A Healthcare Revolution
Monitoring is in the midst of a technological revolution
- By Paul Baratta
- Jun 01, 2019
In 2017, the state of California passed Senate Bill 1299, ushering
into law a set of regulations requiring California healthcare
providers to take specific steps to prevent workplace violence
and ensure a safe environment for both patients and caregivers.
The standard, championed by National Nurses United as a
“model for the nation,” covers a wide range of preventative measures,
including the development of comprehensive risk assessment plans,
creation of procedures to mitigate perceived risks, establishment of a
response plan for violent incidents, and more. When passed, the law
was hailed as a major landmark for workplace safety in the healthcare
Last year, Congressman Ro Khanna introduced H.R. 5223, a bill
that would follow the example set by California on a national scale,
offering healthcare providers throughout the country a similar level
of protection. While the law has yet to pass, nursing organizations
throughout the country continue to advocate on its behalf, viewing
the bill as an ideal opportunity to curb incidents of workplace
violence throughout the country while simultaneously increasing the
quality of patient care.
Why the sudden focus on violence in healthcare? The California
law was only recently passed, and it didn’t take long for Congress to
take up the fight on a national level. Is healthcare safety in crisis?
Have we reached a tipping point?
Perhaps we have. The truth is that technological advancements in
security and patient monitoring have given us the tools we need to address
the issue of violence in new and innovative ways. Understanding
the dangers faced by those in the healthcare industry is critical,
and exploring the solutions available is essential.
Stemming the Rising Tide
of Healthcare Violence
The 24-hour news cycle spends an alarming amount of time filling
our homes (and our heads) with visions of tragedy and violence, but
the truth is that violent crime is actually decreasing throughout the United States. In fact, Pew Research notes that violent crime has been
nearly cut in half in the past three decades alone—a remarkably positive
trend at a time when public perception might lead you to believe
precisely the opposite.
Unfortunately, this trend has not extended to the healthcare industry,
where violence is actually rising. The Bureau of Labor Statistics
reports that healthcare workers in inpatient facilities are five to 12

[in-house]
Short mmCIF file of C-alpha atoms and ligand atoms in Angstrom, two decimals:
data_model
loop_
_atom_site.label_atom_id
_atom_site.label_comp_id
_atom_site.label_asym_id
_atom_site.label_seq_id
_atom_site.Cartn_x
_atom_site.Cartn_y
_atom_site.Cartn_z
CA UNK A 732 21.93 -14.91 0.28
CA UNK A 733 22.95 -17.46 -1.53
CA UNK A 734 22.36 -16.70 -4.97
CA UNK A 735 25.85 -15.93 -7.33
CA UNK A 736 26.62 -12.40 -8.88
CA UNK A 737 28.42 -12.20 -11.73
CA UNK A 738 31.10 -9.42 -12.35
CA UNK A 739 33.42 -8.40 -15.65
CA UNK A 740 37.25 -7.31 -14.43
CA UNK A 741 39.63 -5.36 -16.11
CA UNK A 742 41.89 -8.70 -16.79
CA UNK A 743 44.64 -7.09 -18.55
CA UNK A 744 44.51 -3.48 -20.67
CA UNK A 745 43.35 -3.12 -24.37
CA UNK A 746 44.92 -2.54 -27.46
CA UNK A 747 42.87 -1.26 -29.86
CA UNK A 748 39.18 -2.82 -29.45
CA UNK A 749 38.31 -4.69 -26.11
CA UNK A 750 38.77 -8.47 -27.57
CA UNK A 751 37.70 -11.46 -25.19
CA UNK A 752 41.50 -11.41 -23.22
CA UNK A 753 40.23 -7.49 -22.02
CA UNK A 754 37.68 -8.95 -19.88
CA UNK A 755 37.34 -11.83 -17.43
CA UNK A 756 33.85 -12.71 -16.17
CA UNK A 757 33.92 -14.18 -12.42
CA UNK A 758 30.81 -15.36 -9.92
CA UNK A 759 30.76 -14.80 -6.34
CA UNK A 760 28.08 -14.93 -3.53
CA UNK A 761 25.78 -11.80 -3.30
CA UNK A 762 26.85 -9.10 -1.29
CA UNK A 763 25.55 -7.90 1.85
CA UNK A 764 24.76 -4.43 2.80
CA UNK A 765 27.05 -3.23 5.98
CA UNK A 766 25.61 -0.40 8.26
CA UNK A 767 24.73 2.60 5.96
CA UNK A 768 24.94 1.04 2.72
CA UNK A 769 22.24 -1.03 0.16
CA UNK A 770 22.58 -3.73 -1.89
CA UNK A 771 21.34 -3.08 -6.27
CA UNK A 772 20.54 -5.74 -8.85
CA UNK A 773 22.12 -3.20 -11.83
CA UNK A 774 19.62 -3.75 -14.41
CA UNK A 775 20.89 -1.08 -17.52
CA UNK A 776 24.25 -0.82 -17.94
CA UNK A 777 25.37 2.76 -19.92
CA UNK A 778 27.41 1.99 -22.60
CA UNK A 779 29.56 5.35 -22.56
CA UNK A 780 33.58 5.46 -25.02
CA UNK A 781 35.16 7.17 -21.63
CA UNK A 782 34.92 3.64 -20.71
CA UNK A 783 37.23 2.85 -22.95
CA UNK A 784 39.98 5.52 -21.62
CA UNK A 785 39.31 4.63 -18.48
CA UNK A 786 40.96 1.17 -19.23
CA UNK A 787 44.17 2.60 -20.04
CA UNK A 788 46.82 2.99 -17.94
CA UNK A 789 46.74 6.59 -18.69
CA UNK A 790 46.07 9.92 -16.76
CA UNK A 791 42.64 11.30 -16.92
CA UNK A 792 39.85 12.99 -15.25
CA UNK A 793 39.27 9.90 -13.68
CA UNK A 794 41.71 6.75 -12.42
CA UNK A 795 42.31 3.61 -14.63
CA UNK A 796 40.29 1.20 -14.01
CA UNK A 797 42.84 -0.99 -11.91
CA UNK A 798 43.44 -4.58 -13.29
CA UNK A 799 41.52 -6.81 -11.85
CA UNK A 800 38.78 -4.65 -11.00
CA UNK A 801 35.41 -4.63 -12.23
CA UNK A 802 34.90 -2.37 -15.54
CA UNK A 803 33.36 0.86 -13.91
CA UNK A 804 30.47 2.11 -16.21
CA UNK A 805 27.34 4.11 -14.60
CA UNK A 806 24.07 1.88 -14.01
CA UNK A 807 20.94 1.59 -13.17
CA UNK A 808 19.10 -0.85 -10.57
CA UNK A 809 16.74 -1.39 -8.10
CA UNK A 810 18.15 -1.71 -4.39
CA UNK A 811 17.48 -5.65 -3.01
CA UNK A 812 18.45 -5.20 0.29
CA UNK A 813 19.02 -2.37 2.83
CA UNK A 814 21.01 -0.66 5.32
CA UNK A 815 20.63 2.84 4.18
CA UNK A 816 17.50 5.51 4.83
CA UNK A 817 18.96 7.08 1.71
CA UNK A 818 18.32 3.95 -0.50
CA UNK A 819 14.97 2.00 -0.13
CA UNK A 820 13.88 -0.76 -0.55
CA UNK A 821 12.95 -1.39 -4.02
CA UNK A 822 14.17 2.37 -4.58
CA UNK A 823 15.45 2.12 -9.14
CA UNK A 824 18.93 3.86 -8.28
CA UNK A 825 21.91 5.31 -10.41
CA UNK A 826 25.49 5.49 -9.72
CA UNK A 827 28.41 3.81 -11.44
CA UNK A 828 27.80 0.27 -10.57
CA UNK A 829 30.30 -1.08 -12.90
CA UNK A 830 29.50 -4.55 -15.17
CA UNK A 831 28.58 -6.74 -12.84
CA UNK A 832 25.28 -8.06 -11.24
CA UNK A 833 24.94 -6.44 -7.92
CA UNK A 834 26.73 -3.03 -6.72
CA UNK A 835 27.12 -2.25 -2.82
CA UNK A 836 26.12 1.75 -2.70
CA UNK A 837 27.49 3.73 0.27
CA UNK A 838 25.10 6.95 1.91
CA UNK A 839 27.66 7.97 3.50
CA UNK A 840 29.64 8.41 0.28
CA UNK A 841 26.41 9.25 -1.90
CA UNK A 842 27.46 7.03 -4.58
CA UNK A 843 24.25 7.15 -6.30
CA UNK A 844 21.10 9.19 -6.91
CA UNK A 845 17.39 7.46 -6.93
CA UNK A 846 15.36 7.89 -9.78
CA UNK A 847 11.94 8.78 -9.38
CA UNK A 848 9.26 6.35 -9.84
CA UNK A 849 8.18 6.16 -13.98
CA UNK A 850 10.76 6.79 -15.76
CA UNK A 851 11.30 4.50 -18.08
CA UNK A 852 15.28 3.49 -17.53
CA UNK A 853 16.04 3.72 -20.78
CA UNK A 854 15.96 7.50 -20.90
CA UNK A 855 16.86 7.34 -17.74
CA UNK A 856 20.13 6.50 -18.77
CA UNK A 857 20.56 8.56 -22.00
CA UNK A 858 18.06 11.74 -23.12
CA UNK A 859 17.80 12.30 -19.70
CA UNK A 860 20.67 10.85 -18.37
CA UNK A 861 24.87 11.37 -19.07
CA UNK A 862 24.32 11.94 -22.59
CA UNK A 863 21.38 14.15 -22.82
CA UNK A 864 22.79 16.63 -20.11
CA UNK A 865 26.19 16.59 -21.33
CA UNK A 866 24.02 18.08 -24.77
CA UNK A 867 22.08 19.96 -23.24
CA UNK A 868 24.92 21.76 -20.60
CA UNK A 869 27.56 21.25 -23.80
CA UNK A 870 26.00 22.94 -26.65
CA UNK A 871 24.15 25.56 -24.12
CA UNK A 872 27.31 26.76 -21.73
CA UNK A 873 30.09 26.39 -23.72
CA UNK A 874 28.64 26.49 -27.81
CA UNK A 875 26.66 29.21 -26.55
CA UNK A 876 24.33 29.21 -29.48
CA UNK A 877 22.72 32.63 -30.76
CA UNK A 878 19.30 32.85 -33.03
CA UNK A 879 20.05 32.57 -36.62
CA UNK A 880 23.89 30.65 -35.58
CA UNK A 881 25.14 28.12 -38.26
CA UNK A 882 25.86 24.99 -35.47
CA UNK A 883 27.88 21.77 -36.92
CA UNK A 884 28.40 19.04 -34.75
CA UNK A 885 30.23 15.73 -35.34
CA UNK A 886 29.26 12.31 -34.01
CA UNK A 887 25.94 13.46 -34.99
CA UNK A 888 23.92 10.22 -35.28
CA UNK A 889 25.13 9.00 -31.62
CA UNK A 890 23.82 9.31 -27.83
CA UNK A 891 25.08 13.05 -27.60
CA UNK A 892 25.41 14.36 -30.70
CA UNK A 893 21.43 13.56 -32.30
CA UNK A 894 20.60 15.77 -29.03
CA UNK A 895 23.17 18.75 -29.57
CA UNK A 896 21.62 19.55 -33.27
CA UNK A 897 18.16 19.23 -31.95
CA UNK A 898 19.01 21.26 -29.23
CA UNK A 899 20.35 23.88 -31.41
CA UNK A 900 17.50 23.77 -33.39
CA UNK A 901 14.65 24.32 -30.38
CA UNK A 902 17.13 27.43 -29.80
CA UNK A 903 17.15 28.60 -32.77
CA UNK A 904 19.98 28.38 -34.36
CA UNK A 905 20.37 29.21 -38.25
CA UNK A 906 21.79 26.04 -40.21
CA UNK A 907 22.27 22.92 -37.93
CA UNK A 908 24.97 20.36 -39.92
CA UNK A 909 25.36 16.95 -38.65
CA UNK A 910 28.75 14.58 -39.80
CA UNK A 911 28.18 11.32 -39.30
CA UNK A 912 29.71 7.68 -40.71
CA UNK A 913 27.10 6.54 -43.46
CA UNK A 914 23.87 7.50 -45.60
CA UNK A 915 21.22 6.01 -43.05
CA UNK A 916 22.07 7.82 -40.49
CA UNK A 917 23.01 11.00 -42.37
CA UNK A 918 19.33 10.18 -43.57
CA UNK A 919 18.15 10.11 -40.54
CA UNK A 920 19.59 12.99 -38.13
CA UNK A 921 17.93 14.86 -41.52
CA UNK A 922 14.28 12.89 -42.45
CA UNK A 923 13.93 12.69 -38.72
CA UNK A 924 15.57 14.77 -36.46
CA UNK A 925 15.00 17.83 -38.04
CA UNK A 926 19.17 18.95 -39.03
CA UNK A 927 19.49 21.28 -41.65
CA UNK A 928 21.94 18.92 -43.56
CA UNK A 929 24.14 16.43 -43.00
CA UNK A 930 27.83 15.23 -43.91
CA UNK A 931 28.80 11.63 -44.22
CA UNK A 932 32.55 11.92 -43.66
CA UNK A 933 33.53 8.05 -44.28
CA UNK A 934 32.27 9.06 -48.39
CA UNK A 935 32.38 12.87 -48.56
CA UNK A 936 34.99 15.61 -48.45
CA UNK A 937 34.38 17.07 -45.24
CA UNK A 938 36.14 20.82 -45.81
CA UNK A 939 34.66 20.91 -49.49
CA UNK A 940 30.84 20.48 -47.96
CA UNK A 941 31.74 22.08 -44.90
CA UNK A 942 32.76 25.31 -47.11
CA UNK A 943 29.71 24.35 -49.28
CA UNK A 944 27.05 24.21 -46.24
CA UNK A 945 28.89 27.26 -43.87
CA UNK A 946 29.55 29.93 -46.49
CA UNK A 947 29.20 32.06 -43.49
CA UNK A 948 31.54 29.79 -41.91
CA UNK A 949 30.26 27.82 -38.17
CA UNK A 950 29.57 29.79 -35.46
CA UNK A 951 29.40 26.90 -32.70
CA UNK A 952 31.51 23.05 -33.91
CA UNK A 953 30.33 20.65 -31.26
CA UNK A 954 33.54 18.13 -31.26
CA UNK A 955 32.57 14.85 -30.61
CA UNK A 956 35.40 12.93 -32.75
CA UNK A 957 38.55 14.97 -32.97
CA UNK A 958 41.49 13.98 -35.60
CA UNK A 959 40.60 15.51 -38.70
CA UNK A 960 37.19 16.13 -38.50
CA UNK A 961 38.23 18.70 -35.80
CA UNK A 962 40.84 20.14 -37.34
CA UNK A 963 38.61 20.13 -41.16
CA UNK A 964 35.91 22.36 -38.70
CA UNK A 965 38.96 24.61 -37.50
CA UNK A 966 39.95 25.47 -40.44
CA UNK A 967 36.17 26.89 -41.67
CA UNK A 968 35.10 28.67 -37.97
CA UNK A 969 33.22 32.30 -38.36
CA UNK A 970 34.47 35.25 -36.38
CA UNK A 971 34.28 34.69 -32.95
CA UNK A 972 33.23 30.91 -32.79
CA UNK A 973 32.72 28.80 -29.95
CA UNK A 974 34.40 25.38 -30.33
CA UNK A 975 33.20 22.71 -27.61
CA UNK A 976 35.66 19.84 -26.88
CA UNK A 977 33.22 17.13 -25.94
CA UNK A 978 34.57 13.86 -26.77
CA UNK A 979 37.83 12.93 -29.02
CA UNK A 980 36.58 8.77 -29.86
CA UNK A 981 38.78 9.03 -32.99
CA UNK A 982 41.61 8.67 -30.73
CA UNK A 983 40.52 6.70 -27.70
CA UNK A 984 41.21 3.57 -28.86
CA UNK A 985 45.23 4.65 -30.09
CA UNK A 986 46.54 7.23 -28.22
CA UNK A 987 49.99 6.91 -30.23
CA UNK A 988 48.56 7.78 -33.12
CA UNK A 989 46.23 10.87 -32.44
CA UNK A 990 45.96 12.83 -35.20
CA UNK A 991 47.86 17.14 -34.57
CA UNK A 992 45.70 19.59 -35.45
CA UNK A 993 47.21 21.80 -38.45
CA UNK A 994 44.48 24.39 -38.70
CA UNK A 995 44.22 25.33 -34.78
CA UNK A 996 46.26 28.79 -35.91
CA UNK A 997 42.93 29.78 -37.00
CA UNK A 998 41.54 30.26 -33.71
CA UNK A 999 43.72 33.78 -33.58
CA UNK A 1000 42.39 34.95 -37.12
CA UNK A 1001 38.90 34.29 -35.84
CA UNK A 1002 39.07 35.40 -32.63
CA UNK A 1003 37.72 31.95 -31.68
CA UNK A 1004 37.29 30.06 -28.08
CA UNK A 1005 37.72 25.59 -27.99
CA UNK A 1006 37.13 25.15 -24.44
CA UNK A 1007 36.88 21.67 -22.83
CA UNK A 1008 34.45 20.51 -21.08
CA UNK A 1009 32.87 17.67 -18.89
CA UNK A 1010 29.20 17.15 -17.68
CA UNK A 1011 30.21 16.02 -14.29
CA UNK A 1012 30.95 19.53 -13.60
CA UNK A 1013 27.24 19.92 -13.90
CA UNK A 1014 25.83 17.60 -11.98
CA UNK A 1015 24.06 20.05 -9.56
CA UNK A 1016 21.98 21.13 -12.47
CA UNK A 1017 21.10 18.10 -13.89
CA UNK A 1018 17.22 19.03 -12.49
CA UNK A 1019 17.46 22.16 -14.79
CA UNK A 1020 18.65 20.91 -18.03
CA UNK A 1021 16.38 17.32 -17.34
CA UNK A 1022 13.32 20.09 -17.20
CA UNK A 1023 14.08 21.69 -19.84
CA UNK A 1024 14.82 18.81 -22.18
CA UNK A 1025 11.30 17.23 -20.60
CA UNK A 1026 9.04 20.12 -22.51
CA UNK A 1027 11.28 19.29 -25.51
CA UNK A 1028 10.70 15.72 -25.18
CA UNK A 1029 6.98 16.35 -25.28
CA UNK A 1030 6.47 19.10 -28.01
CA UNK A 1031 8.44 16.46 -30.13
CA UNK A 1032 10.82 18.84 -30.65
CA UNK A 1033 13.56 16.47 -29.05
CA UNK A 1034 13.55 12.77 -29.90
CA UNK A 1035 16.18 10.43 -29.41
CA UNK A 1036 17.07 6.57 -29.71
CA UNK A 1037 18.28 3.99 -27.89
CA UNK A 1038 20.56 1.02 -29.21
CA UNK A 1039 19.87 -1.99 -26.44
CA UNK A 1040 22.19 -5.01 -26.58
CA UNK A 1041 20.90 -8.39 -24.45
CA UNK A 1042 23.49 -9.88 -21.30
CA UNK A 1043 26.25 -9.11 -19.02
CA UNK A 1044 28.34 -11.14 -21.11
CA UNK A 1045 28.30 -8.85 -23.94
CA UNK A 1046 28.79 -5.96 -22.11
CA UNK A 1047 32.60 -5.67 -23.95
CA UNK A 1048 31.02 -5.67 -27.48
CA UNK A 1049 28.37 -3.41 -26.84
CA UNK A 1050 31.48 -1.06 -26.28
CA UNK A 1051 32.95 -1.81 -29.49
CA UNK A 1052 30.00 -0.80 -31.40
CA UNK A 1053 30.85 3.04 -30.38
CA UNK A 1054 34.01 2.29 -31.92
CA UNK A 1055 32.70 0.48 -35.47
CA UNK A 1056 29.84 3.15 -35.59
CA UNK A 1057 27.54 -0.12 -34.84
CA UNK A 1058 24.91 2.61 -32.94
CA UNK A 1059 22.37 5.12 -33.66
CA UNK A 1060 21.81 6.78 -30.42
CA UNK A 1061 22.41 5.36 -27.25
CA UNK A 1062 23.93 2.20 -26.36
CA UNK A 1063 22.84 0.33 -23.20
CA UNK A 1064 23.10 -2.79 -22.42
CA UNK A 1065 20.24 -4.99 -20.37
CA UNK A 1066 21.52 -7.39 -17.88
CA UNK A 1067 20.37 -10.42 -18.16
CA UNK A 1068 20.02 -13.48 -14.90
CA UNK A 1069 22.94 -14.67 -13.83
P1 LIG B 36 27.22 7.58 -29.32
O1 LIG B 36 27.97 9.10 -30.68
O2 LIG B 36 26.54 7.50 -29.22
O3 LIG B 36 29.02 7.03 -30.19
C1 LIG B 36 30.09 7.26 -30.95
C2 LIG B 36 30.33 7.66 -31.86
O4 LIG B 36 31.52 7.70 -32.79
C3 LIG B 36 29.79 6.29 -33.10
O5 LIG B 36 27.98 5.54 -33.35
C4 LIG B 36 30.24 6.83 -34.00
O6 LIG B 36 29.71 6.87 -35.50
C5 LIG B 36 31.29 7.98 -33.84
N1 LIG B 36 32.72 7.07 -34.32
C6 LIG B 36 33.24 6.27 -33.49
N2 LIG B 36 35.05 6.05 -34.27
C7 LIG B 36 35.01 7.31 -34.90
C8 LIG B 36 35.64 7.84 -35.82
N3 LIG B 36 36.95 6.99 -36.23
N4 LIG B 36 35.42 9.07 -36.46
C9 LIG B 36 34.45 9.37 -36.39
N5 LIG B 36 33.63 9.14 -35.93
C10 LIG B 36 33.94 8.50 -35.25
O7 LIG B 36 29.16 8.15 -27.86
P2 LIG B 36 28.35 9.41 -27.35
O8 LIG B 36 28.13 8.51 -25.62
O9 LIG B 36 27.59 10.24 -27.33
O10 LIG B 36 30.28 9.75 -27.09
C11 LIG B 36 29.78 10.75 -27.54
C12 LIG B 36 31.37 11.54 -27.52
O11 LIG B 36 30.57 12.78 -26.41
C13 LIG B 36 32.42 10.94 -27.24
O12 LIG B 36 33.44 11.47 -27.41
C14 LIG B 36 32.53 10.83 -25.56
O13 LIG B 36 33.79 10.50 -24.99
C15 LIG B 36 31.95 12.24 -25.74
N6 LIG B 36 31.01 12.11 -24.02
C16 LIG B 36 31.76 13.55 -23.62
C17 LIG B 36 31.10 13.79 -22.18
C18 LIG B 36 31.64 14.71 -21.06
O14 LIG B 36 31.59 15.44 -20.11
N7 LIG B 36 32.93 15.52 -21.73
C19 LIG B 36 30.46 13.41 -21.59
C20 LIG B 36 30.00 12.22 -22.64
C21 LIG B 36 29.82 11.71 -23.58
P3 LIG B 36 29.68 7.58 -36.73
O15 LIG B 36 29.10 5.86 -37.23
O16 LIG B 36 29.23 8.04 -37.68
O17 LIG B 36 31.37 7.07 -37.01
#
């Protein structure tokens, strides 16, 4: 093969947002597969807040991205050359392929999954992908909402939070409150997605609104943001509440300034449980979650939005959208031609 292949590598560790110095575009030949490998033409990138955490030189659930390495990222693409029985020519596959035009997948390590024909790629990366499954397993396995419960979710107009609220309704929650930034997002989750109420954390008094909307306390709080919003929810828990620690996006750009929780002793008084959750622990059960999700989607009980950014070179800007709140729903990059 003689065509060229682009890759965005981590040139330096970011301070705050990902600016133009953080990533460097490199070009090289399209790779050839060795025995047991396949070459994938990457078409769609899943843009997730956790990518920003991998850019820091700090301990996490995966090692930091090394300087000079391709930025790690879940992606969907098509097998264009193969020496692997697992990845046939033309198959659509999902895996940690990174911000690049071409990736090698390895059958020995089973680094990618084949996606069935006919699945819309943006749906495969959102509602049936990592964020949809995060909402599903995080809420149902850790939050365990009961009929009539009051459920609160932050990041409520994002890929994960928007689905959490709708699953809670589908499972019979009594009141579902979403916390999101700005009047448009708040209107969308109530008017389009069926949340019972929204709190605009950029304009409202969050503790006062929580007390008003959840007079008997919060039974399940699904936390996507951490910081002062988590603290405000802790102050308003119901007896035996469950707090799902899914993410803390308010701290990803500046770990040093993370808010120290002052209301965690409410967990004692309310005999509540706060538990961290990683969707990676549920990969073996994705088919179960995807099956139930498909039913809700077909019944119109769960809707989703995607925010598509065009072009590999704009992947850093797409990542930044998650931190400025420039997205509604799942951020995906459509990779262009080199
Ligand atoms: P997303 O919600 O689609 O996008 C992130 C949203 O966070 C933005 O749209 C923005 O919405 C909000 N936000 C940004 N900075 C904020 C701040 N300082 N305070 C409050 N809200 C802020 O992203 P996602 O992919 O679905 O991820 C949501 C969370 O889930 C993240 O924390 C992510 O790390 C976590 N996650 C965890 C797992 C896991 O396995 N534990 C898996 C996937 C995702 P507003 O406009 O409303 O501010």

times more likely to experience nonfatal workplace violence than the
average worker. In fact, a 2015 study of hospital employees indicated
that 88 percent of respondents had experienced a violent incident in
the workplace within the past year that they chose not to report to
their employer. Think about that. That doesn’t mean 88 percent experienced
a violent incident—it means 88 percent had a violent incident
that they chose not to report. The total percentage of employees who
have experienced a violent incident is almost certainly even higher.
These facts are extremely disturbing, but the underlying reasons
are little mystery to those in the industry. Emergency departments
are becoming increasingly overcrowded, placing desperate people in
stressful situations. The continuing epidemic of drug usage introduces
a further unstable element into emergency services, as unpredictable
patients under the influence of narcotics flood already crowded
care facilities. In addition, there are simply not enough places to put
behavioral patients—drug or otherwise—which often results in patients
who need special monitoring and more direct supervision being
forced into general patient areas where they pose a significant risk to
themselves and those around them.
These workplace violence incidents are serious. Nurses, in particular,
are often the victims of hair pulling, unwanted grabbing, biting,
and more. And these are just the everyday incidents of violence.
One nurse interviewed by Politico recalled a fellow nurse almost being
strangled with IV tubing. Another noted the alarming frequency
with which hospital staff are threatened with violence—often in very
specific and graphic ways, including gun violence and death threats.
The problem is a gravely serious one, and begs for a solution.
Using Modern Technology to
Create Modern Solutions
While hospital overcrowding is part of a larger issue, the safety and
security threats that arise as a result can be substantially mitigated
with proper use of today’s technology. Significant improvements in
surveillance and monitoring capabilities have provided healthcare facilities
with innovative new ways to ensure the safety of both patients
When I say surveillance, you’re probably imagining old school
video surveillance: cameras in every room, closely monitored by an
overworked security guard in a room full of screens. While that image
might have been accurate a few decades ago, we have made significant